|10-07-2013 11:38 AM|
|holland||I love the idea of getting a hamster|
|10-07-2013 10:39 AM|
If you feel unsure and feel conflict over any decision, you may just need to take more time to heal.
When I had my first dog ever put down at 15 years of age, I knew that one day I'd have another dog, but wasn't sure when I would be ready for that. In the meantime, I felt I needed something to fill that space in the house that he has left behind, so I got a . . . hamster! Enjoyed the novelty and having a new pet, wasn't a long-term commitment as they are short-lived, and gave me time and space to grieve for my old guy.
It was six months before I started to think about getting another dog, a few more months after that before I felt ready to go down to the shelter and start looking. That is when I got Keeta. At first, I questioned my judgement in getting her, she was an untrained, unsocialized challenge and felt like a strange, intrusive presence in my house, but I knew that I was ready to have another dog, and just needed to work with her. Had I adopted another dog before I really felt ready, it might have not worked out so well for the both of us.
|10-07-2013 08:36 AM|
|JakodaCD OA||well if you get that aussie, I insist on seeing pictures !!!!|
|10-07-2013 01:07 AM|
I am now looking forward to the new pup. He'll be his very own breed and personality.
Next year I may have another GSD and enjoy the fun and work with two youngsters.
Thanks everyone for your input; it has been very helpful.
|10-07-2013 12:46 AM|
|katieliz||a german shepherd dog is a pretty hard act to follow. sounds like you're comfortable so far with your decision tho, and aussies are beautiful dogs. health problems are so rampant in all breeds, but what would life be without these wonderful companions. somehow we have to get thru the loss(es) and be brave enough to love another.|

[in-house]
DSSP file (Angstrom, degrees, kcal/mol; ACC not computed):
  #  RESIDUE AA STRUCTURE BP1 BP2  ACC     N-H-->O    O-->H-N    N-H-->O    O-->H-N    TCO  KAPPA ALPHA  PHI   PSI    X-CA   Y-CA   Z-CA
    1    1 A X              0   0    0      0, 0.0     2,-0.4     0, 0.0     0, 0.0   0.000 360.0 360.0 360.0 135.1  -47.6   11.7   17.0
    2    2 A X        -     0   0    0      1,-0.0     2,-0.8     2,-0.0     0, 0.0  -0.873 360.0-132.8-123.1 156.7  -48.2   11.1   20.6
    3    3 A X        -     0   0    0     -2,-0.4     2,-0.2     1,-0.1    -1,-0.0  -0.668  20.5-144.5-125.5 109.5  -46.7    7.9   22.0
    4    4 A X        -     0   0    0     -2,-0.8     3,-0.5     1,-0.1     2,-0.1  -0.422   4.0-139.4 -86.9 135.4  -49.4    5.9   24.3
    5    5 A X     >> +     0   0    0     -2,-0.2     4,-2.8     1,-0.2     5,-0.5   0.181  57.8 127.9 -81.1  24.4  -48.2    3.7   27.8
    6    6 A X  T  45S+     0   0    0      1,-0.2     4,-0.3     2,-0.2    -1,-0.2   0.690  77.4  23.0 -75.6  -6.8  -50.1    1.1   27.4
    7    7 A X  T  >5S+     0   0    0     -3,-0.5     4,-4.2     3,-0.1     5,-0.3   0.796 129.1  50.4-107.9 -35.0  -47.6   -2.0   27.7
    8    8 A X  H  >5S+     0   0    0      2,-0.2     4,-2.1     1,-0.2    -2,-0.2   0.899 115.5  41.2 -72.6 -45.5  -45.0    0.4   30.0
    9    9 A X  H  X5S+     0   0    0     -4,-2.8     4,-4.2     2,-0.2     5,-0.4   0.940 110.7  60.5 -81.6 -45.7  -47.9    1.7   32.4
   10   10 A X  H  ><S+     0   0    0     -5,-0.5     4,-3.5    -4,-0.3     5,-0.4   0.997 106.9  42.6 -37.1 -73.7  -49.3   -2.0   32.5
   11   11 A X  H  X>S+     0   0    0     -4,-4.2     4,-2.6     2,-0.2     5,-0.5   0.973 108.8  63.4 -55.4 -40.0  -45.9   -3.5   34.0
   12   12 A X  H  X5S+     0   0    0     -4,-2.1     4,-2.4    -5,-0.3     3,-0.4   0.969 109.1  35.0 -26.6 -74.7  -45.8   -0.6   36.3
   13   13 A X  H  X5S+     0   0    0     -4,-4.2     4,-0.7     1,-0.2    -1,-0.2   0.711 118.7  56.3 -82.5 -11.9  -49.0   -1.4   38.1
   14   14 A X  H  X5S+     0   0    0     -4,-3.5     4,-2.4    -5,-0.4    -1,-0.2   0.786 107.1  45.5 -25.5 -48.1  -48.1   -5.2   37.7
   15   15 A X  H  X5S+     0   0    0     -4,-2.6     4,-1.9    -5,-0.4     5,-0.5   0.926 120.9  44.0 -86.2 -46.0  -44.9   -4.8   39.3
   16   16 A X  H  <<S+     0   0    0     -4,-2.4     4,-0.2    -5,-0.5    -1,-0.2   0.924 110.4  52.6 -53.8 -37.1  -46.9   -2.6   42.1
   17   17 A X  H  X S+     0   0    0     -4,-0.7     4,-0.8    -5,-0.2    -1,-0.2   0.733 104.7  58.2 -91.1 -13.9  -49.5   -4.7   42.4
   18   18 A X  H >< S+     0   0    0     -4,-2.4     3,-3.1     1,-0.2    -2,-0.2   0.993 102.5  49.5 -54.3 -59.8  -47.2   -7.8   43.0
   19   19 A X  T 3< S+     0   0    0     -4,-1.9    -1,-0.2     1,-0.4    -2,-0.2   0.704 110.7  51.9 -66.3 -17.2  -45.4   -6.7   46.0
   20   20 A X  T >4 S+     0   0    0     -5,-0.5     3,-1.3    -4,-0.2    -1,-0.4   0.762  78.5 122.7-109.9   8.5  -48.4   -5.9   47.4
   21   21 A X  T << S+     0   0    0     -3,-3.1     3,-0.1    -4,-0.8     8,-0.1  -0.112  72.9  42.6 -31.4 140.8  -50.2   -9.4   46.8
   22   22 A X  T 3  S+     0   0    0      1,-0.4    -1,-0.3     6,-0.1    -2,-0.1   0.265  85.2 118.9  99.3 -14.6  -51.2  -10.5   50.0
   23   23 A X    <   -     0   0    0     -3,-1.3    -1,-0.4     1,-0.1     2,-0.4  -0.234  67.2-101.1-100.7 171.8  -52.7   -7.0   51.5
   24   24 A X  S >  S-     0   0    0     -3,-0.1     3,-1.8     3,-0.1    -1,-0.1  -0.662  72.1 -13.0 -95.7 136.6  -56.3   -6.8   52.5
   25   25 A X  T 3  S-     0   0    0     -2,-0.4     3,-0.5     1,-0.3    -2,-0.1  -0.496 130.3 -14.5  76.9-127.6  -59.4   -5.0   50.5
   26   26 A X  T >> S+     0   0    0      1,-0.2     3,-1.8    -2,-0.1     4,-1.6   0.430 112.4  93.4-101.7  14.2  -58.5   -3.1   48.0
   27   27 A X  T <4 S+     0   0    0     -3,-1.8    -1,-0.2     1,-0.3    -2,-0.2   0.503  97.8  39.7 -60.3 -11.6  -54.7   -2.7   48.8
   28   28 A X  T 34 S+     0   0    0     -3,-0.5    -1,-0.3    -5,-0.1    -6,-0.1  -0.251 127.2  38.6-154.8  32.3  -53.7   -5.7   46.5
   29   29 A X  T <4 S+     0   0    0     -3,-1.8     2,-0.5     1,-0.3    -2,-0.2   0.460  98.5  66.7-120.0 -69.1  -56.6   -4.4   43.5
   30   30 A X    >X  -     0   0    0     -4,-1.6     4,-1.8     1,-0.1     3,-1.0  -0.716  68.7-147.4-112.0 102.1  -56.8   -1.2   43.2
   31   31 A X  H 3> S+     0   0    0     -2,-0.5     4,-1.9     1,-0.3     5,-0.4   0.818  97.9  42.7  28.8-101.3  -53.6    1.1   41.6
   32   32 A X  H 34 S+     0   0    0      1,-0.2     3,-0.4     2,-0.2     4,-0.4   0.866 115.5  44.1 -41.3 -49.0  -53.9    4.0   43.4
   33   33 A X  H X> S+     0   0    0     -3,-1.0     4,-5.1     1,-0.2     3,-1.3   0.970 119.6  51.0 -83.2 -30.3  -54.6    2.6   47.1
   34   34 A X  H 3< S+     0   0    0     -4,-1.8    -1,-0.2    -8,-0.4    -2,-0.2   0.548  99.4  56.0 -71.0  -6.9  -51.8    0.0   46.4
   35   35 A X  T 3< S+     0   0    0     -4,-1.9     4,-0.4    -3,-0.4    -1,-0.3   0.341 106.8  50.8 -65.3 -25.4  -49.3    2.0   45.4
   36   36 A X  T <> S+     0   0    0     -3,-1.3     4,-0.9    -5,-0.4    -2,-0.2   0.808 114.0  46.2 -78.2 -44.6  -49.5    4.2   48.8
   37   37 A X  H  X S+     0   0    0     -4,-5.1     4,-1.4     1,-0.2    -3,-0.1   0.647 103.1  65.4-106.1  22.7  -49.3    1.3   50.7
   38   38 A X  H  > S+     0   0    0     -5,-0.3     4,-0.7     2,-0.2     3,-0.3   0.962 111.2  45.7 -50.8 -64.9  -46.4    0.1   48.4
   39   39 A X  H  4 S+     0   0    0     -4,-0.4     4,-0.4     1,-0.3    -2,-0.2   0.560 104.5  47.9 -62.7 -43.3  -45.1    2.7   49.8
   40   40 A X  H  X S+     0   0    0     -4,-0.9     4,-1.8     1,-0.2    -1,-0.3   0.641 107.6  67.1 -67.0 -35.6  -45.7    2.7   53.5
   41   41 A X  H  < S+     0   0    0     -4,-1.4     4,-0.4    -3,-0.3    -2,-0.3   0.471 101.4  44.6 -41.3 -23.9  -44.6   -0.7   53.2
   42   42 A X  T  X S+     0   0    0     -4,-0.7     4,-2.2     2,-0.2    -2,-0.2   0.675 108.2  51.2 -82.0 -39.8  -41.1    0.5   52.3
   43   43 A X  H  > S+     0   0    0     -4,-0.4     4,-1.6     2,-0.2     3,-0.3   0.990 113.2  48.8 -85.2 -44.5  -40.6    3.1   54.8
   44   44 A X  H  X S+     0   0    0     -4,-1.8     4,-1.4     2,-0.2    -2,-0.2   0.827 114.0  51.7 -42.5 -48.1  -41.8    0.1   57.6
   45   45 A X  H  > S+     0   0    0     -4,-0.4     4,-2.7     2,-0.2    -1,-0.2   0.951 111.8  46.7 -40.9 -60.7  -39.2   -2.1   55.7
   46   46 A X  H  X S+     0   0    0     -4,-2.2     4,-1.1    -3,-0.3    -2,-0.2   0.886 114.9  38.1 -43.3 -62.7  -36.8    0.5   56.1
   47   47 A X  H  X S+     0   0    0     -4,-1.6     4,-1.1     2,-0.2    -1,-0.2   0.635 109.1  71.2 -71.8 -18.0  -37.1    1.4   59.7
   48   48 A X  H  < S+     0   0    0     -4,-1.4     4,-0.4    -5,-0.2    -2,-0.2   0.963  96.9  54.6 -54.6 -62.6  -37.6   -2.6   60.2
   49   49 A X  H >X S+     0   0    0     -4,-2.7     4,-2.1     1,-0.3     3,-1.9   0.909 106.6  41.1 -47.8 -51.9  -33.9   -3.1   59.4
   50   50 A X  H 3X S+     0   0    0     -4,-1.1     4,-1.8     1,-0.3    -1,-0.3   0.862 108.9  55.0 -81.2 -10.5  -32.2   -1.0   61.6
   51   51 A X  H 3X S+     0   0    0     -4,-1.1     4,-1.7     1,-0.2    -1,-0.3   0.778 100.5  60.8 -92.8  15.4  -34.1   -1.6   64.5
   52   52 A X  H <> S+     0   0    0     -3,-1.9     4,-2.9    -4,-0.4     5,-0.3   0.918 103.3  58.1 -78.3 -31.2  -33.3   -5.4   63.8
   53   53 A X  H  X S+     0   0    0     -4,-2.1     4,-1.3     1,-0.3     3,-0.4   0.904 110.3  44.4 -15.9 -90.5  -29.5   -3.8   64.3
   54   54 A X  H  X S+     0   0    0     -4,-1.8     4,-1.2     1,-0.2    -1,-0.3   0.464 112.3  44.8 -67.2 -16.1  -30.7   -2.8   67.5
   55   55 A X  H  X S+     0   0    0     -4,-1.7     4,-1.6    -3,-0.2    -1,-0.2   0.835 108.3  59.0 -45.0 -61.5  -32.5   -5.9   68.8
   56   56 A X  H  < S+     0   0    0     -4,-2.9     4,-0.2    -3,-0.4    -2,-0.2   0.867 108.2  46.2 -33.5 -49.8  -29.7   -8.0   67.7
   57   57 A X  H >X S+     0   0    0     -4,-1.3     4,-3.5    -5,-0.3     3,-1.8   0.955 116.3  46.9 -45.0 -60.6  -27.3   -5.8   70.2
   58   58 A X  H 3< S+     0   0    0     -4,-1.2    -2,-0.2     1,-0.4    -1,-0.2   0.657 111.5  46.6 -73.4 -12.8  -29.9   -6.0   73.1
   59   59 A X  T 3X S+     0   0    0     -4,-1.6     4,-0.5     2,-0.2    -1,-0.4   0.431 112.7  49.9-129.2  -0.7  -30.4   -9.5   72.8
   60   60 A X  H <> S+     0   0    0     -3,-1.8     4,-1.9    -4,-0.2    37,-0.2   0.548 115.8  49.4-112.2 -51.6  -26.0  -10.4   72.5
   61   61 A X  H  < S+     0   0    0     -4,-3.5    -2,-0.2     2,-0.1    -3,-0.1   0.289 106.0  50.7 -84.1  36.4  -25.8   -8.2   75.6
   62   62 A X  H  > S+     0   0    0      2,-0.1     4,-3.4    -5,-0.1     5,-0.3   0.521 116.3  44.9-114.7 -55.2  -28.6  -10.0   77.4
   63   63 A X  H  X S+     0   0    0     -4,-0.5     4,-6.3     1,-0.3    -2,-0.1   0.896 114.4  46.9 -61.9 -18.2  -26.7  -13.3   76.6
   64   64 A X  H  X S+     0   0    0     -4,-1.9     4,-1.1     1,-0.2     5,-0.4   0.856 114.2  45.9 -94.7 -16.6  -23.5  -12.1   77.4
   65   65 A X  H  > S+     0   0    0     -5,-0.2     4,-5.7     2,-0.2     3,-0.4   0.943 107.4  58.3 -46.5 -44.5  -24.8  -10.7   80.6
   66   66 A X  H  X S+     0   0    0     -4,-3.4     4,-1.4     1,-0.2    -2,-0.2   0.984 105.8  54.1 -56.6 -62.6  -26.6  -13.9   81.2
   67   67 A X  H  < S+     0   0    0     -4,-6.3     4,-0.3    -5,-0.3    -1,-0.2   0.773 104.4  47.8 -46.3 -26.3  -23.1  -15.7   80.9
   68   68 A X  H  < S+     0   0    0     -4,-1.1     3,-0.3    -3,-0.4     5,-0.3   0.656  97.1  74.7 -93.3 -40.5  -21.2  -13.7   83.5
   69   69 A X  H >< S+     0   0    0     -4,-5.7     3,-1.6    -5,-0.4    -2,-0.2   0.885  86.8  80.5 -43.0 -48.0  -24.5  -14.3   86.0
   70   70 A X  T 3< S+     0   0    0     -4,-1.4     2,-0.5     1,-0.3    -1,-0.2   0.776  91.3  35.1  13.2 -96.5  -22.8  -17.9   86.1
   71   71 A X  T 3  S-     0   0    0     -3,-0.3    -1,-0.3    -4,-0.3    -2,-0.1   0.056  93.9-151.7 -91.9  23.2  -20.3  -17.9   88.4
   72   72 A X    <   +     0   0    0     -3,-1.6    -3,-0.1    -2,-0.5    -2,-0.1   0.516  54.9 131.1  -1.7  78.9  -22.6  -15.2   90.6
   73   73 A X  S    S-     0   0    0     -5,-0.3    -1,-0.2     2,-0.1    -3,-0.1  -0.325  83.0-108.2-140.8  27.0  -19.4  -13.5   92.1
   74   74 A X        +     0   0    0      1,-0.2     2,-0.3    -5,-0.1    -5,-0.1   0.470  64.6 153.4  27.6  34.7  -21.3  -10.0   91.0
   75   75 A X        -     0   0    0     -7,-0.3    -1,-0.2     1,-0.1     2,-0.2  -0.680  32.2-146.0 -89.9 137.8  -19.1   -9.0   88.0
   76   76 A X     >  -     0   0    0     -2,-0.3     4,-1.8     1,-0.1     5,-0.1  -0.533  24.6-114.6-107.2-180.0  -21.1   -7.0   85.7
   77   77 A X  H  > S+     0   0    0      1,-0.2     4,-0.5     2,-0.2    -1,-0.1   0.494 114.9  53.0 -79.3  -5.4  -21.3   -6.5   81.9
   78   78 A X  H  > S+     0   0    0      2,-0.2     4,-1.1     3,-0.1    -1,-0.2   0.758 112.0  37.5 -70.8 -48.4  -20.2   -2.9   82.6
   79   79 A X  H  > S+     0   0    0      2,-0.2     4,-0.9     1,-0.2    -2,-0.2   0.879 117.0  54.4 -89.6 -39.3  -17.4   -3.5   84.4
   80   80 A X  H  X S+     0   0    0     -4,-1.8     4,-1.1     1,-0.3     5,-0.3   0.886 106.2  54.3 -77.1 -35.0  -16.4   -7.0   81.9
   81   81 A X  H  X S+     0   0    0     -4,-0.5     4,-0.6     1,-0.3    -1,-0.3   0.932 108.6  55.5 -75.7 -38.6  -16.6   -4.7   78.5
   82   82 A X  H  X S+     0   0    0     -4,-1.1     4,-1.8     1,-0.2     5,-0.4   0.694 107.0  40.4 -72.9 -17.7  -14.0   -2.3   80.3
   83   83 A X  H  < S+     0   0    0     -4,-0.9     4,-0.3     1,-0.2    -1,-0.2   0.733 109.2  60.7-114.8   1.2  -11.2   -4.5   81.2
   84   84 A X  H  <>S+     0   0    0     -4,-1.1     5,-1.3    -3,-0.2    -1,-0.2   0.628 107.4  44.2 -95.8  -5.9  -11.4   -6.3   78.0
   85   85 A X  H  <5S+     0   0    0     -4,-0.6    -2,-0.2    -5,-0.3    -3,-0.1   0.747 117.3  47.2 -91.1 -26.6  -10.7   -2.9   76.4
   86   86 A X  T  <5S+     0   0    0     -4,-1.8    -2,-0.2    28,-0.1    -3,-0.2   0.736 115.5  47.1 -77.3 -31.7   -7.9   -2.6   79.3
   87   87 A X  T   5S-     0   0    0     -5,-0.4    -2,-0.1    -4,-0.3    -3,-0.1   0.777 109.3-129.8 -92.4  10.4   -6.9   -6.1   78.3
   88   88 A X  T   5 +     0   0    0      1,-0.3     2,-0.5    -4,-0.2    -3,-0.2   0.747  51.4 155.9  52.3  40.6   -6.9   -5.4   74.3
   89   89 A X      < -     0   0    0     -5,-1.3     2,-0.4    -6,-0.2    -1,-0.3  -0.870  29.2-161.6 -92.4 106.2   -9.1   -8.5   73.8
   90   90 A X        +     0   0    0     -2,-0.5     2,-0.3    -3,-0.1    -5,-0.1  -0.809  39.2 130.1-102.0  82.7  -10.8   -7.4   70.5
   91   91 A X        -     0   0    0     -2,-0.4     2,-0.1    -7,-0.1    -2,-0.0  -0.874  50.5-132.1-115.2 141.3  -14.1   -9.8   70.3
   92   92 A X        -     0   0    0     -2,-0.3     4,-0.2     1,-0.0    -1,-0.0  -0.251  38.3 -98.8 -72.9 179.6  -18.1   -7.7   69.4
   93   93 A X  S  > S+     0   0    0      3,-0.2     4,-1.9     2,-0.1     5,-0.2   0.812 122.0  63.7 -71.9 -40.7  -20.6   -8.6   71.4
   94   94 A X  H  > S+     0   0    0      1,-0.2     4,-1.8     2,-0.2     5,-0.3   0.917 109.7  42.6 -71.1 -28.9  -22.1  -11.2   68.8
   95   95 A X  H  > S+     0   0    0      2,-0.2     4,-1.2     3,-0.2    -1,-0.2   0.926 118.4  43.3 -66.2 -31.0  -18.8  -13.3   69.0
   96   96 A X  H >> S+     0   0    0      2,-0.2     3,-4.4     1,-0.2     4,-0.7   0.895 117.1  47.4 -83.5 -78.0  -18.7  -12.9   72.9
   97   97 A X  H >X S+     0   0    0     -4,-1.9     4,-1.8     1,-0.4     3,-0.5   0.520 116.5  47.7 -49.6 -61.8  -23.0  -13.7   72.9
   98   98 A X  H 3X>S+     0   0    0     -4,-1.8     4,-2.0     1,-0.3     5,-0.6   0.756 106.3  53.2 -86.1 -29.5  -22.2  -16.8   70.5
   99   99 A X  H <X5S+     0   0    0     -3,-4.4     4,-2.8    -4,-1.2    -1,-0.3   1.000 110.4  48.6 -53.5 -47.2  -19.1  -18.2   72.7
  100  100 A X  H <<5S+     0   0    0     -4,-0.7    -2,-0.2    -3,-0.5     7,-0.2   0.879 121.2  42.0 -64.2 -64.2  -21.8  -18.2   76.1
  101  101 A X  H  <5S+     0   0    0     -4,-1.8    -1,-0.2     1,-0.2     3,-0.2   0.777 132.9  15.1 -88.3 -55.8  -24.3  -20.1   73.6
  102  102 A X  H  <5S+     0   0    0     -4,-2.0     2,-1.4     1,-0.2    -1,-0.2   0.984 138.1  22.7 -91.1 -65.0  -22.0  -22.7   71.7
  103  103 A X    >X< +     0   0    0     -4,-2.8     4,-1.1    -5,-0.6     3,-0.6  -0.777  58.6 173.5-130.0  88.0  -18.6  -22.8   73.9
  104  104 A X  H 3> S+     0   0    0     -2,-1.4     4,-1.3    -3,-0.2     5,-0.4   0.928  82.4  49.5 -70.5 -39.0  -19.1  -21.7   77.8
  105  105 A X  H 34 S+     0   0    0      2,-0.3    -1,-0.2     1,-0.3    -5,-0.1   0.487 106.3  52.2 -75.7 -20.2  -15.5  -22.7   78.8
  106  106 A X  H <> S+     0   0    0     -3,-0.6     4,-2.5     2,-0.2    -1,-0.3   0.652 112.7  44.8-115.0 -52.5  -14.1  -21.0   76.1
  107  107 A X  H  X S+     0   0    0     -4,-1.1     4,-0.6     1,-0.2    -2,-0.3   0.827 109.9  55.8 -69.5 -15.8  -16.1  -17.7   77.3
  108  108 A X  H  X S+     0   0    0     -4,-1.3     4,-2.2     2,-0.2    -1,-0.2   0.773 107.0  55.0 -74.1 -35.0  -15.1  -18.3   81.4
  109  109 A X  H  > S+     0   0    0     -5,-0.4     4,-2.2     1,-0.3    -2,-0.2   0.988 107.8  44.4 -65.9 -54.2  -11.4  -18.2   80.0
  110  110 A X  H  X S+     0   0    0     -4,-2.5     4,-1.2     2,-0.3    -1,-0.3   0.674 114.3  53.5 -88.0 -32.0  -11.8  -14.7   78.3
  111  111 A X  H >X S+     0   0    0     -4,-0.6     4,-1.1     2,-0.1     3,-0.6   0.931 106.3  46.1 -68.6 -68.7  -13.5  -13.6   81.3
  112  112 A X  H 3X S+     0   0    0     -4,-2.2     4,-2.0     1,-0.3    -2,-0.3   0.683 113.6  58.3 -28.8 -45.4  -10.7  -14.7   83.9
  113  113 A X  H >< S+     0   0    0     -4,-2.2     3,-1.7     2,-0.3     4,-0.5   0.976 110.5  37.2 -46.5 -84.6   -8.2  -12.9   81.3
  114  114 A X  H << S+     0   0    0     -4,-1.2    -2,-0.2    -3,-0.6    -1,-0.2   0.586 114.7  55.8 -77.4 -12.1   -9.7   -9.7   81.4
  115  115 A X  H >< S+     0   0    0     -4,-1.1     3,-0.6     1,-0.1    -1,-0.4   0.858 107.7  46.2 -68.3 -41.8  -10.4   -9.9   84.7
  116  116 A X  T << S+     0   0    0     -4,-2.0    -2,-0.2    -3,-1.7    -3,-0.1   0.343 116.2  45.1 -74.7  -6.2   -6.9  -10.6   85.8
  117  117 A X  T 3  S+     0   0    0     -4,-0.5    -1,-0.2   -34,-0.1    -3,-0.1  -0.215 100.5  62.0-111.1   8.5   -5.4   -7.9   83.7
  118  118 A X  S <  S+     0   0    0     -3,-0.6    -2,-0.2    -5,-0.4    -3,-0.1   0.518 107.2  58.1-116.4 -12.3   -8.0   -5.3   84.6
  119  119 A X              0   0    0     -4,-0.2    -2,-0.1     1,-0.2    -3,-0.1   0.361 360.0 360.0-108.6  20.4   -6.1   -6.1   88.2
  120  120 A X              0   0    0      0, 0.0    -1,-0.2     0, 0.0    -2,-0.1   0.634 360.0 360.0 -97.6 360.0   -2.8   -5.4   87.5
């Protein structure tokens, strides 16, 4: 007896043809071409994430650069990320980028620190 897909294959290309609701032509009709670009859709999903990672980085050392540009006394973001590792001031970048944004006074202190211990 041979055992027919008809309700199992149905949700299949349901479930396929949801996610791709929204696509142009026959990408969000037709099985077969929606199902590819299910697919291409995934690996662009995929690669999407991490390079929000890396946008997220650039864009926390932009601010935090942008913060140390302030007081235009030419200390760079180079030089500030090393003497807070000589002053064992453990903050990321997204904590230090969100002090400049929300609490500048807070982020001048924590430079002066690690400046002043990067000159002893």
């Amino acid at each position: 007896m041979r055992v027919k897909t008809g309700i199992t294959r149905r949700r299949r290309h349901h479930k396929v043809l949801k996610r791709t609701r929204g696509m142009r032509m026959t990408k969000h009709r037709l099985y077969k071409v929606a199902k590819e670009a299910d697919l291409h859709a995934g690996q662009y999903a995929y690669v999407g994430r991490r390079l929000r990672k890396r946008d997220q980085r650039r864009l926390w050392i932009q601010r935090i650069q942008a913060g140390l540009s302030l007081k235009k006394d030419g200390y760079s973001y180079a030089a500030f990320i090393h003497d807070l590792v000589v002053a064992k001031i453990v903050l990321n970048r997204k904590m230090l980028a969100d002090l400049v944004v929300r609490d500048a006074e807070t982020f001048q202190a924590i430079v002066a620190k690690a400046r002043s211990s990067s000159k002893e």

|10-07-2013 12:27 AM|
|Gretchen||I have encountered "buyers regret" from people who previously owner a GSD and chose to get a different breed. I am not trying to persuade you one way or the other. We will be walking and they see me and my dog, they have this long, long stare, if they could they would probably hug Molly and at their side will be another perfectly nice other breed, but they way they talk about their previous GSD I can tell they wish they got another.|
|10-06-2013 09:57 PM|
I agree. I love our Aussie. She is always smiling and happy. I was reading another thread about Aussies and GSDs as companions together and many here made the comment that the Aussies are the clowns of the family. Based on my experience with our little Autumn I have to agree.
She just has the happy panting smile on her face...all....the....time.
She plays well off the more serious Ilda and gets along with her and my male Smitty.
So....I think having a happy fuzzy butt in the house may be what helps you heal from your loss. Then you can have the great combo of two of the best breeds from the herding group (well o.k. corgis are up there too!) down the road when you are ready.
|10-06-2013 09:14 PM|
I will recognize the "click" when I see "the one". These have been our best dogs.
What I learned from this whole zig-zagging and with the help of you all, is that even though I may end up with an Aussie (given the "click") soon, within another year I will have a GSD. Of course will cherish him and would never consider him "the alternate".
We have had old dogs for a very long time and I need young energy again around me. I think this plan will work for me.
|10-06-2013 08:08 PM|
If I were worried about getting a pup that may not have longevity, I'd look at breeders who have their program based on the lines they've produced 3 generations if possible. And look at what they've produced to see how the health and accomplishments have turned out.
It doesn't guarentee a dog free of issues, but does raise the odds you'll get one with the minimum of problems.
There aren't that many breeders, though who do have more than a few litters from a foundation line.
And I don't mean bottlenecking/repeat breeding, but breeders that use a strong bitch line and use outside studs. Repeats are great, as long as it isn't out of convenience.
|10-06-2013 07:14 PM|
|Carriesue||I love Aussies but there are no guarantees in life and Aussies have their fair share of health issues too... I lost my Aussie to hemangio of the heart when he was 6 years old. But I do understand, when my pup goes I probably will not be able to look at a shepherd for a very long time.|
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